Yu said the U.S. is very cautious not to give a wrong signal to North Korea and other countries in pushing for bilateral contact with Pyongyang. He confirmed media reports that North Korea has invited Stephen Bosworth, special representative for North Korea policy, and Sung Kim, special envoy on the six-party talks, to visit Pyongyang for bilateral talks.
"The U.S. is making delicate efforts not to give an impression that such a bilateral meeting will replace the six-way talks," Yu said. "U.S.-North Korea bilateral contact is what North Korea wants, and the U.S. has confined the purpose of the bilateral talks to urging North Korea to come back to the six-way talks."
The minister said North Korea was "playing double" by expressing its intent for dialogue while continuing nuclear activities.
Uncertainties Surrounding N. Korean Regime Deepening: S. Korea
SEOUL (Yonhap) -- Uncertainties in North Korea continue to grow, South Korea's defense minister said on Oct. 12, citing the socialist rival's ongoing nuclear and missile programs and persisting rumors over the health of its leader Kim Jong-il.
"The uncertain nature of the North Korean regime is deepening," Defense Minister Kim Tae-young said in a speech, a day after the North test-fired a fresh barrage of its most advanced short-range missiles off the east coast.
Speaking at an academic forum in Seoul, Kim said North Korea is "intensifying its threats based on its nuclear, missile and special force capabilities" on top of its 1.2-million troops. He did not elaborate.
North Korea, which has conducted two known nuclear tests and continues to test-launch missiles, is believed to operate 180,000 special forces designed to hit rear defenses in the event of war.
Kim said the uncertainties are compounded by rumors that the all-powerful North Korean leader has yet to completely recover from a stroke he reportedly suffered in summer last year.
In recent photos released by the North, Kim Jong-il is seen walking and talking to visiting envoys without great difficulty, even though some say his movement appears slightly compromised.
South Korean and U.S. officials say Kim has recovered enough to assume his power over the regime, which is seeking bilateral dialogue with the United States after months of bellicose behavior.
Speculation runs rampant over who will succeed the 67-year-old North Korean, with his third son, Jong-eun, considered most likely to have been tapped.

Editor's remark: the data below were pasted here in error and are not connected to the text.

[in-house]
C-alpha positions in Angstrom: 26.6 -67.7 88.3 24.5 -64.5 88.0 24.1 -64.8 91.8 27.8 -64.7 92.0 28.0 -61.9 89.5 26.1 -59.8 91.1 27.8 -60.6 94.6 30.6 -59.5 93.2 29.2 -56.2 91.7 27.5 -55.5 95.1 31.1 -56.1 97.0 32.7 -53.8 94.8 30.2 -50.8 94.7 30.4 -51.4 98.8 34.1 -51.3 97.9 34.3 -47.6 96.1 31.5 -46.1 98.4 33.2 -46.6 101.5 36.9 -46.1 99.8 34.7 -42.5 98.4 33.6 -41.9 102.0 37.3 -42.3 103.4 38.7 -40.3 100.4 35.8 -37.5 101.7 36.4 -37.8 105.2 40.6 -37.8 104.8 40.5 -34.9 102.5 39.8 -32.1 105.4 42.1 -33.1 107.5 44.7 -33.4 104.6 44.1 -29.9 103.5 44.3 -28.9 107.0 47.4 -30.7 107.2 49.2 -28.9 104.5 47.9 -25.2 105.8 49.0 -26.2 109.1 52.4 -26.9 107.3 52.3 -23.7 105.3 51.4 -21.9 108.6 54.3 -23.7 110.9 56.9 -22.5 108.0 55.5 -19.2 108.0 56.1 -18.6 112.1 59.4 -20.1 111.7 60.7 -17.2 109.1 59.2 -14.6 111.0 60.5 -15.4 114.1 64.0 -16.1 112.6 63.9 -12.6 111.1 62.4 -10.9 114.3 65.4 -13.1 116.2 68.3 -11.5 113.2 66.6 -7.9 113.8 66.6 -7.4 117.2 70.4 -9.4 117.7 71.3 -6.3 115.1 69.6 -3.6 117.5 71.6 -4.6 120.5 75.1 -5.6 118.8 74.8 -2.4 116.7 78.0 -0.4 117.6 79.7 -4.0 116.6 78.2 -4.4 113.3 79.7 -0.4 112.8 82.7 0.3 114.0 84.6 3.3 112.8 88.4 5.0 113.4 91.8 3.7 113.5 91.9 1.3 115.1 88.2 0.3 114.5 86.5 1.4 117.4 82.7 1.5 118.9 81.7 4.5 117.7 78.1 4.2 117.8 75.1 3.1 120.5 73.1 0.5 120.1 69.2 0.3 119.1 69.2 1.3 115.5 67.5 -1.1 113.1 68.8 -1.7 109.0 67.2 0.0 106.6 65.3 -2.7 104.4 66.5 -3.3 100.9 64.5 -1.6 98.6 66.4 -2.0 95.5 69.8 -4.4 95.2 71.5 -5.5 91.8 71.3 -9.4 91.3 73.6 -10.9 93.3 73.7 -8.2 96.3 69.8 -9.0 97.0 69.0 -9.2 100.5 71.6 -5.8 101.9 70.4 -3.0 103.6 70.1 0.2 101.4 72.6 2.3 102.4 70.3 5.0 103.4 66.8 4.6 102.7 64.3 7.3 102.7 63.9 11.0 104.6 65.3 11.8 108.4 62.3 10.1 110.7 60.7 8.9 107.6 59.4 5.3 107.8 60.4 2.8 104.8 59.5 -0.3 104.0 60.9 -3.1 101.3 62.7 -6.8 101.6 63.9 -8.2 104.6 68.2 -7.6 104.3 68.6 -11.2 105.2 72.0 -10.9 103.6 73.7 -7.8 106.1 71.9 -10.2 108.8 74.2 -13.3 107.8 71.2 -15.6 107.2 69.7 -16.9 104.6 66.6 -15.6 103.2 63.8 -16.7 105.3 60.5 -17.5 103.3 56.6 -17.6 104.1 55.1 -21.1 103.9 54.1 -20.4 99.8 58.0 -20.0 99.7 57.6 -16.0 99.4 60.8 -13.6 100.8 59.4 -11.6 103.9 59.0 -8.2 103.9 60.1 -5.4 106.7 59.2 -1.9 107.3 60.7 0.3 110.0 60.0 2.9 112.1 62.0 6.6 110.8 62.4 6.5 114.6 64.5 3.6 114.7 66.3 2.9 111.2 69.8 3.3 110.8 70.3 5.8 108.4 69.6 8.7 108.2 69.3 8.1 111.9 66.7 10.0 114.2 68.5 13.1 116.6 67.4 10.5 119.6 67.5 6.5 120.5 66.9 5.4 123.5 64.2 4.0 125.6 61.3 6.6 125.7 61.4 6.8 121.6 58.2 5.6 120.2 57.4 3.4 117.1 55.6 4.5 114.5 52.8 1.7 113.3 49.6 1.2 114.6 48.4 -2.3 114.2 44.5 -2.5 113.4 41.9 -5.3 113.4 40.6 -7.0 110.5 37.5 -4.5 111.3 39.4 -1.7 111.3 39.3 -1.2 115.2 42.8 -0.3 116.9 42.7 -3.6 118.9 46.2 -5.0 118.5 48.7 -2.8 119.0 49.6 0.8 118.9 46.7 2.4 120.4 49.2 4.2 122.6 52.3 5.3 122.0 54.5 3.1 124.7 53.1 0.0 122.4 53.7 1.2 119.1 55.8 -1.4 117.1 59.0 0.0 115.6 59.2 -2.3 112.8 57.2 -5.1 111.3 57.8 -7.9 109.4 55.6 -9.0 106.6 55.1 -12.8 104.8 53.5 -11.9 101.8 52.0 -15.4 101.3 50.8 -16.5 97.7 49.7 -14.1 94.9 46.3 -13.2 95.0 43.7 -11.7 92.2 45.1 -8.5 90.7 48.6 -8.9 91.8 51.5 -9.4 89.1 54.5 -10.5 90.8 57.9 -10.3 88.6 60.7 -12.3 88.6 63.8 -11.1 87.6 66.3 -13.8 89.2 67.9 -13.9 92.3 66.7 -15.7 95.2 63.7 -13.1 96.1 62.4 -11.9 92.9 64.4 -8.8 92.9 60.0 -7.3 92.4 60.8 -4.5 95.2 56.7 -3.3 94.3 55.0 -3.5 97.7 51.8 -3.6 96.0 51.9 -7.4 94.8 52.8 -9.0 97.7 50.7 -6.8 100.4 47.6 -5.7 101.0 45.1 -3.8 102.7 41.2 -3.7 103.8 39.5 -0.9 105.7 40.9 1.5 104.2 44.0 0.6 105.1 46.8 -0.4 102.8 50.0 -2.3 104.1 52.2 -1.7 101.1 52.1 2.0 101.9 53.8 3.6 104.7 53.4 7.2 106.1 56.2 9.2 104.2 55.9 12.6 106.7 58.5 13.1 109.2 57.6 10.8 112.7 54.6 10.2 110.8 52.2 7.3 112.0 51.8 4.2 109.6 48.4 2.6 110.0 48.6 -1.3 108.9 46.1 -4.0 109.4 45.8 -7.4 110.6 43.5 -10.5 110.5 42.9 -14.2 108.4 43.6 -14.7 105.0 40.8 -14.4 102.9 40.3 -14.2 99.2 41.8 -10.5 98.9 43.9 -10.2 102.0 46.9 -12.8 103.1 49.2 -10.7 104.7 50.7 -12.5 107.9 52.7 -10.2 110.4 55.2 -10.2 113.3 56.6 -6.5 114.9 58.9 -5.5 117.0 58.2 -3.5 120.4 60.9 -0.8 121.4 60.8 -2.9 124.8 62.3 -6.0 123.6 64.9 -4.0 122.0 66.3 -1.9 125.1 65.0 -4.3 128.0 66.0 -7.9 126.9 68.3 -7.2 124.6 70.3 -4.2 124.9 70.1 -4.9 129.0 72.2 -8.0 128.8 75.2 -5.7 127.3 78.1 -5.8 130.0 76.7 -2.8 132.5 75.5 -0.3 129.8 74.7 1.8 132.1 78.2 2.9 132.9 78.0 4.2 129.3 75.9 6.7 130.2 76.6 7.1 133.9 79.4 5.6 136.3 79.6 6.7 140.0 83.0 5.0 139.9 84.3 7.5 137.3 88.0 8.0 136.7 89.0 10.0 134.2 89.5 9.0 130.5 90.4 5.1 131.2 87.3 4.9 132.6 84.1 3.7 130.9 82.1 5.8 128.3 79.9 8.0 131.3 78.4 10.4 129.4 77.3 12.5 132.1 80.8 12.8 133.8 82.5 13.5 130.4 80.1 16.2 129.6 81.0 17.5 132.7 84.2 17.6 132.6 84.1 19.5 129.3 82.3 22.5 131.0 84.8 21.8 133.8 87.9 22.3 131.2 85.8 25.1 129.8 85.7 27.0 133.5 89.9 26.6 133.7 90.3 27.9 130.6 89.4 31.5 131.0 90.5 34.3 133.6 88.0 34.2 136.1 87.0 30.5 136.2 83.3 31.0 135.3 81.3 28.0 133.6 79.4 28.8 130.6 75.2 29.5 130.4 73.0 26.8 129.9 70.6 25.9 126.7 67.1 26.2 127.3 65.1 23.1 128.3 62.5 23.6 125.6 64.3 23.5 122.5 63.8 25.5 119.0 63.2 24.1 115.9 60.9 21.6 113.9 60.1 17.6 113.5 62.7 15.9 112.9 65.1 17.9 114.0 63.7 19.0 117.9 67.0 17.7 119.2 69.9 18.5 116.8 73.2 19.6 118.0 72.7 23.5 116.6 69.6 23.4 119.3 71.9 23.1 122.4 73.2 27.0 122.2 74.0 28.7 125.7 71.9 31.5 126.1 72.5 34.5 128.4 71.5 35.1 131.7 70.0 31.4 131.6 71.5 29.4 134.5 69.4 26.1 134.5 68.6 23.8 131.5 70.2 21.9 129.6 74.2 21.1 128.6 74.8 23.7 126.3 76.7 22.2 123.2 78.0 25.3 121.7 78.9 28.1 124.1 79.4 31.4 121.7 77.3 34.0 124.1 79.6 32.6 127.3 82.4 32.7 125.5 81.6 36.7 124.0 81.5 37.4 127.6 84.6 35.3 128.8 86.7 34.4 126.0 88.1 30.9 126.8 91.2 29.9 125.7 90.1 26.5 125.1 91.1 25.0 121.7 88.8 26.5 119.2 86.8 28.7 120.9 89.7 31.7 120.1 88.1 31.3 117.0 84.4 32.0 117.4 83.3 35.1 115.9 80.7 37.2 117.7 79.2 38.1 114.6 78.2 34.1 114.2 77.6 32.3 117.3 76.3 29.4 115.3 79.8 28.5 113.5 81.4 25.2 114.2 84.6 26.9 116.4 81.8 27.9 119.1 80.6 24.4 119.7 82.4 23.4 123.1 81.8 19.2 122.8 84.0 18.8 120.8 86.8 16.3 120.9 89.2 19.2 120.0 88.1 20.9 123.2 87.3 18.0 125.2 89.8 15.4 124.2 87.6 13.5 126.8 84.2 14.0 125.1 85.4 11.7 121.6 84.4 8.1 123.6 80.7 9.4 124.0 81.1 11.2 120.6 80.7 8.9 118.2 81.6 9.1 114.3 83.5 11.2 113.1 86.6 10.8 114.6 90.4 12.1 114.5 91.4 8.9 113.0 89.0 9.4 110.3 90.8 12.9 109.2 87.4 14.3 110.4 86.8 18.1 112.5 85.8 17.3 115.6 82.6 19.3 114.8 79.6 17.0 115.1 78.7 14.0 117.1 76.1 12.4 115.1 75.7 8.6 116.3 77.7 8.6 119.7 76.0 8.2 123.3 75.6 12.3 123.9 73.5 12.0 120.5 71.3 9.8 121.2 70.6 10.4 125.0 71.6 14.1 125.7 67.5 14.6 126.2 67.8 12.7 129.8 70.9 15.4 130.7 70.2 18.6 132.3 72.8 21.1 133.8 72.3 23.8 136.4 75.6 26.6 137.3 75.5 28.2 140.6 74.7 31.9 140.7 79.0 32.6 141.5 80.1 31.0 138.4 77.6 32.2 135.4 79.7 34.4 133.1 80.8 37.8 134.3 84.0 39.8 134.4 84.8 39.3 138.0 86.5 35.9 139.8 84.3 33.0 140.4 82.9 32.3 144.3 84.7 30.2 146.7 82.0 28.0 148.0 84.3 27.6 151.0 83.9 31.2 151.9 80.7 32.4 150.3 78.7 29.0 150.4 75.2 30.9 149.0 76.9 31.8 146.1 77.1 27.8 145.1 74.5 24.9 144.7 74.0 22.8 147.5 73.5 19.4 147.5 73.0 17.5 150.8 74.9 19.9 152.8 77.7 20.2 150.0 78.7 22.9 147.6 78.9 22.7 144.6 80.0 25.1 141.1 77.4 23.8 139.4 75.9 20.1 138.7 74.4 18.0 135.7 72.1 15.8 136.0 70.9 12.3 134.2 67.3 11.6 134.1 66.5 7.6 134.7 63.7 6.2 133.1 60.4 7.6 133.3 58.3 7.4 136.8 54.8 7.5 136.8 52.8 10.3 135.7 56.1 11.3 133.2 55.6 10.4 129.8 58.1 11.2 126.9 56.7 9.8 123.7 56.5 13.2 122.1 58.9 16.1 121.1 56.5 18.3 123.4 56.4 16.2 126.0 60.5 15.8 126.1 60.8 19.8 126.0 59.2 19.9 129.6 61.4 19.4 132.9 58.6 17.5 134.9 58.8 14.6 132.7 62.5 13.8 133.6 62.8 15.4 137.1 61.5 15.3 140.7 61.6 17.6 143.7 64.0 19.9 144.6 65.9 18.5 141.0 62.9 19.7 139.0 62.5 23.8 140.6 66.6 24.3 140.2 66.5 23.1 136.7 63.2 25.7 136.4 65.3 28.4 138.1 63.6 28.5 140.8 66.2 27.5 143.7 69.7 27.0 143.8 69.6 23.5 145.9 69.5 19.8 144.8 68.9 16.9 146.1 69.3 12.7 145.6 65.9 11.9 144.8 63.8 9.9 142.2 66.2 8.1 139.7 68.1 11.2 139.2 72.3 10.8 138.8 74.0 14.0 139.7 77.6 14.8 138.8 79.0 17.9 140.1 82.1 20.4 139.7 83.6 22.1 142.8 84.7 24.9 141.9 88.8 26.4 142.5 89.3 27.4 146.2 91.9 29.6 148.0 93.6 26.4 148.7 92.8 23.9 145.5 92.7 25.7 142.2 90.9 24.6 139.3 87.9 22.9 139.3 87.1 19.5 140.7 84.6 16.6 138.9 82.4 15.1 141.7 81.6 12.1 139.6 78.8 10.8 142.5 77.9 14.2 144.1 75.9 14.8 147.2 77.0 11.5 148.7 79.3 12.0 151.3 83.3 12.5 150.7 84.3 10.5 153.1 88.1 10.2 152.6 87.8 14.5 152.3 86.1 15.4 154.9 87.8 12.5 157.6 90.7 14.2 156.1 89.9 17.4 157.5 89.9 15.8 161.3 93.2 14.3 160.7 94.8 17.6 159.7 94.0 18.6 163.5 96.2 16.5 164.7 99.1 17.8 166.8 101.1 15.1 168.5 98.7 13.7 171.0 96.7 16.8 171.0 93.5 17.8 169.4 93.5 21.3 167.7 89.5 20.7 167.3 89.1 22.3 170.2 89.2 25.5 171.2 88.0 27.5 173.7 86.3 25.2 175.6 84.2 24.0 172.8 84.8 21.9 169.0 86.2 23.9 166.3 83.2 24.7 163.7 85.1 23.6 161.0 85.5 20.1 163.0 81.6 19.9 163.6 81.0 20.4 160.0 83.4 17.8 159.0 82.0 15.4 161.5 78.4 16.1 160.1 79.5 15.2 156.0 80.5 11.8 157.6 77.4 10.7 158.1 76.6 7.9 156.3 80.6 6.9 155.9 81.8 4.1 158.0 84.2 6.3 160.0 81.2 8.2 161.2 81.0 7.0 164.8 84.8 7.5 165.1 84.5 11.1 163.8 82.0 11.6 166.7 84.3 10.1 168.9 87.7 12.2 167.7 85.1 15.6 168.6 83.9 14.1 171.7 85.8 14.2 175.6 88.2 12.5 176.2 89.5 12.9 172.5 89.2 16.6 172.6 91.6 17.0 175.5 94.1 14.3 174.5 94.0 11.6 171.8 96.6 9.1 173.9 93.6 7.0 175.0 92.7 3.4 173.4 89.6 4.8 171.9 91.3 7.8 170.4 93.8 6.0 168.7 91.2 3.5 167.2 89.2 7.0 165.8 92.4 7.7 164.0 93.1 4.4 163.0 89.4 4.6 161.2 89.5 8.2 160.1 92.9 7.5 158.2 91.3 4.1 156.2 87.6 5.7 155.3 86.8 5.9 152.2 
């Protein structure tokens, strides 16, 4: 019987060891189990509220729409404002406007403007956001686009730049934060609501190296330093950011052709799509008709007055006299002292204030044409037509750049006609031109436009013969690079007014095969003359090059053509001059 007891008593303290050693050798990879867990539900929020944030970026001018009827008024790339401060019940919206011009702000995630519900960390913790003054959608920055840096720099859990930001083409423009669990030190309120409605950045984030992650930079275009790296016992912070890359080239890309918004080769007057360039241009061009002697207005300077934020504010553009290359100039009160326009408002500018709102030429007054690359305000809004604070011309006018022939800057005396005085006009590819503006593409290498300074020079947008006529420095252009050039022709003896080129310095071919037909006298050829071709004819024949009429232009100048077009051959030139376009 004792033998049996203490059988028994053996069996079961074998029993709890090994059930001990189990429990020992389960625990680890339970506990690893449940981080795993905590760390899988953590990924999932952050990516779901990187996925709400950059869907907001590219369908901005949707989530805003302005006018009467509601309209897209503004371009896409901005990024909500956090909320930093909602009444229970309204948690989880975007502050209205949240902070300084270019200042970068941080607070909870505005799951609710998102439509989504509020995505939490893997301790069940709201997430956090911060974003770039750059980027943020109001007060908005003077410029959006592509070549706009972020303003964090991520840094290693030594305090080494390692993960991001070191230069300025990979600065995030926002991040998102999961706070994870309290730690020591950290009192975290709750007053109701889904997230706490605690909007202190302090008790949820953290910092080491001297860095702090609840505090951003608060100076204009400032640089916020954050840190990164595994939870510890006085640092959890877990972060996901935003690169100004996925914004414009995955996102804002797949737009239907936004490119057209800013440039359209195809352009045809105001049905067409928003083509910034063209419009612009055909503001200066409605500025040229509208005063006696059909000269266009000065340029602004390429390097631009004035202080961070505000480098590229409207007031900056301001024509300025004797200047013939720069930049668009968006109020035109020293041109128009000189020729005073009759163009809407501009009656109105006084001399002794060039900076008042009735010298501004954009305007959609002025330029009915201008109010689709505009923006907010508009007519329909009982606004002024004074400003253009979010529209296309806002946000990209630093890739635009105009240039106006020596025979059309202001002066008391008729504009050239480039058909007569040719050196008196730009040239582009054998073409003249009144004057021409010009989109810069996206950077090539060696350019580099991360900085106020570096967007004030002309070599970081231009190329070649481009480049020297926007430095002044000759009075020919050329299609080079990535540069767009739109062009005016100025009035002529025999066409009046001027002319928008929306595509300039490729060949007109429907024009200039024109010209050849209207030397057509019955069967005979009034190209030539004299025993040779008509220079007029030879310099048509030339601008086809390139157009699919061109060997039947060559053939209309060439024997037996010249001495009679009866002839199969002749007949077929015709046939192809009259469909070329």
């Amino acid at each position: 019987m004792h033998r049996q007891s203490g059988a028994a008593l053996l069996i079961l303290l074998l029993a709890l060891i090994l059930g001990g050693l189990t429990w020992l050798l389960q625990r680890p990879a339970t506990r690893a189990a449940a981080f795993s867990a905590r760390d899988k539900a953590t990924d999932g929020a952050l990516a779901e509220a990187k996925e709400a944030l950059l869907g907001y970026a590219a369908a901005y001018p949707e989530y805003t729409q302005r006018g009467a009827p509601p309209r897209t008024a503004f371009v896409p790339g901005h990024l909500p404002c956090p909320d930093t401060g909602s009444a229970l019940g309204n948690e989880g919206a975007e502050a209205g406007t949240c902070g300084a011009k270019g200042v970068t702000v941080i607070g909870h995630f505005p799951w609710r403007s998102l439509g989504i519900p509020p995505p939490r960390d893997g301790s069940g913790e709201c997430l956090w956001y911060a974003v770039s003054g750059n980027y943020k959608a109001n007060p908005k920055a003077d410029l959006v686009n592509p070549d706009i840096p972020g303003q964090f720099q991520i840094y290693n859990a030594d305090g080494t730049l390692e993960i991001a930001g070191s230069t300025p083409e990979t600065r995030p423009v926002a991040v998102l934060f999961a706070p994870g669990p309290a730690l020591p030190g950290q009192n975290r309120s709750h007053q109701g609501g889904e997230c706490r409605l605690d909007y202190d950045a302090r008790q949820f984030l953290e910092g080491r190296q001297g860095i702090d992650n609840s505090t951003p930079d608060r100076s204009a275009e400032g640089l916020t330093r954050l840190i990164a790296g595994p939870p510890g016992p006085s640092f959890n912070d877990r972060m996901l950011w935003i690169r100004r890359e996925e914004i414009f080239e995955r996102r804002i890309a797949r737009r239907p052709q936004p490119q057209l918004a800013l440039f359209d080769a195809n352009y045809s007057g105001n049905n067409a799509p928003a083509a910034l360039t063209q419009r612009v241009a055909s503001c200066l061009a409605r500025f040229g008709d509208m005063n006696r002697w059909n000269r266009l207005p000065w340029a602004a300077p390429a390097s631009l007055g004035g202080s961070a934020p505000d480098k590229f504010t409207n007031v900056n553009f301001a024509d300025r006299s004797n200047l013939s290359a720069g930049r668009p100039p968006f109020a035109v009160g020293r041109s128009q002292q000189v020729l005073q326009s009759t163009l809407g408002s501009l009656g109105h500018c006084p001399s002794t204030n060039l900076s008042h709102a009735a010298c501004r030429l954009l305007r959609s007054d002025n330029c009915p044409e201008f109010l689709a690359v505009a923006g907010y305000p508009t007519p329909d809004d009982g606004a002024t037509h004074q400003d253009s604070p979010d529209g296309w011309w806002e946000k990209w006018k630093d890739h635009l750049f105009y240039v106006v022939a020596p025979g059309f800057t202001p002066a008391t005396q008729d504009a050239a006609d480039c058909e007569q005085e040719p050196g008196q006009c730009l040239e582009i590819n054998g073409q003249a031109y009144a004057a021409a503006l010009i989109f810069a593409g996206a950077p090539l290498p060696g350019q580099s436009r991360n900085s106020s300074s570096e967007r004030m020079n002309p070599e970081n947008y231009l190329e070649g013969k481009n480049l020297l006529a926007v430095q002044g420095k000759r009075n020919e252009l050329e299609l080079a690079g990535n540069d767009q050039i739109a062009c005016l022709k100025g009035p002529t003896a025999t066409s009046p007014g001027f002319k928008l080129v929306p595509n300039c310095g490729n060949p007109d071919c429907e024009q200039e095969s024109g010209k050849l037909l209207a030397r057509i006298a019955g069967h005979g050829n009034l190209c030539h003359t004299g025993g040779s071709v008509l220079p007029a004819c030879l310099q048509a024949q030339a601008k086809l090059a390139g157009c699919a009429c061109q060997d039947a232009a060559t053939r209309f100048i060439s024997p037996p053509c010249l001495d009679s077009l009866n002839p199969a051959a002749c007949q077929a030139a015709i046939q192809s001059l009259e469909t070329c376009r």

Kim Tae-young, former chairman of the Joint Chiefs of Staff, rose to the post of defense minister last month as part of a government reshuffle by President Lee Myung-bak.
The relations between the two countries froze rapidly after Lee took office early last year with a pledge to press harder for the North to denuclearize under a multilateral agreement.
Faced with tougher sanctions for its May 25 nuclear test, North Korea has recently opened the door for dialogue with the outside world, agreeing Tuesday to fresh cross-border talks with the South.
Missile Launch Will Not Affect U.S. Goal of N. Korean Denuclearization
WASHINGTON (Yonhap) -- The United States on Oct. 13 reacted calmly to North Korea's launch of five short-range missiles the previous day, saying such provocation does not change the U.S. goal of denuclearizing North Korea through the six-party talks.
"It doesn't change our goal," Philip Crowley, assistant secretary of state for public affairs, said in a daily news briefing. "We are interested in seeing a resumption of the six-party process. We're interested in seeing North Korea recommit to its obligations that it's made in the past few years."
Crowley was referring to the six-party deals agreed upon by the two Koreas, the U.S., China, Japan and Russia to call for North Korea's nuclear dismantlement in return for massive economic aid, diplomatic recognition by Washington and Tokyo and establishment of a permanent peace regime to replace the current armistice that ended the 1950-53 Korean War.
North Korea has boycotted the six-party negotiations, citing U.N. sanctions for its nuclear and missile tests earlier this year, although its leader, Kim Jong-il, recently expressed his willingness to return to the multilateral talks on the condition that bilateral talks with the U.S. produce results.
North Korea extended an invitation to Stephen Bosworth, special representative for North Korea policy, when former U.S. President Bill Clinton visited Pyongyang in August to win the release of two American journalists and discuss North Korean nuclear and other issues.
Crowley said the Barack Obama administration has not yet made a decision whether to send Bosworth, saying, "We continue to evaluate that probability."
In Moscow, U.S. Secretary of State Hillary Clinton discussed a possible bilateral dialogue with North Korea to woo the North back to the six-party talks.
"We're looking to restart the six-party process," Clinton said in a joint press availability with Russian Foreign Minister Sergey Lavrov. "Sergey and I talked about that. We continue to believe it is the best way forward. We may use some bilateral discussions to help get that process going, but that is not in any way linked to relaxing any sanctions whatsoever."
She said that the U.S. has "absolutely no intention of relaxing or offering to relax North Korean sanctions at this point whatsoever."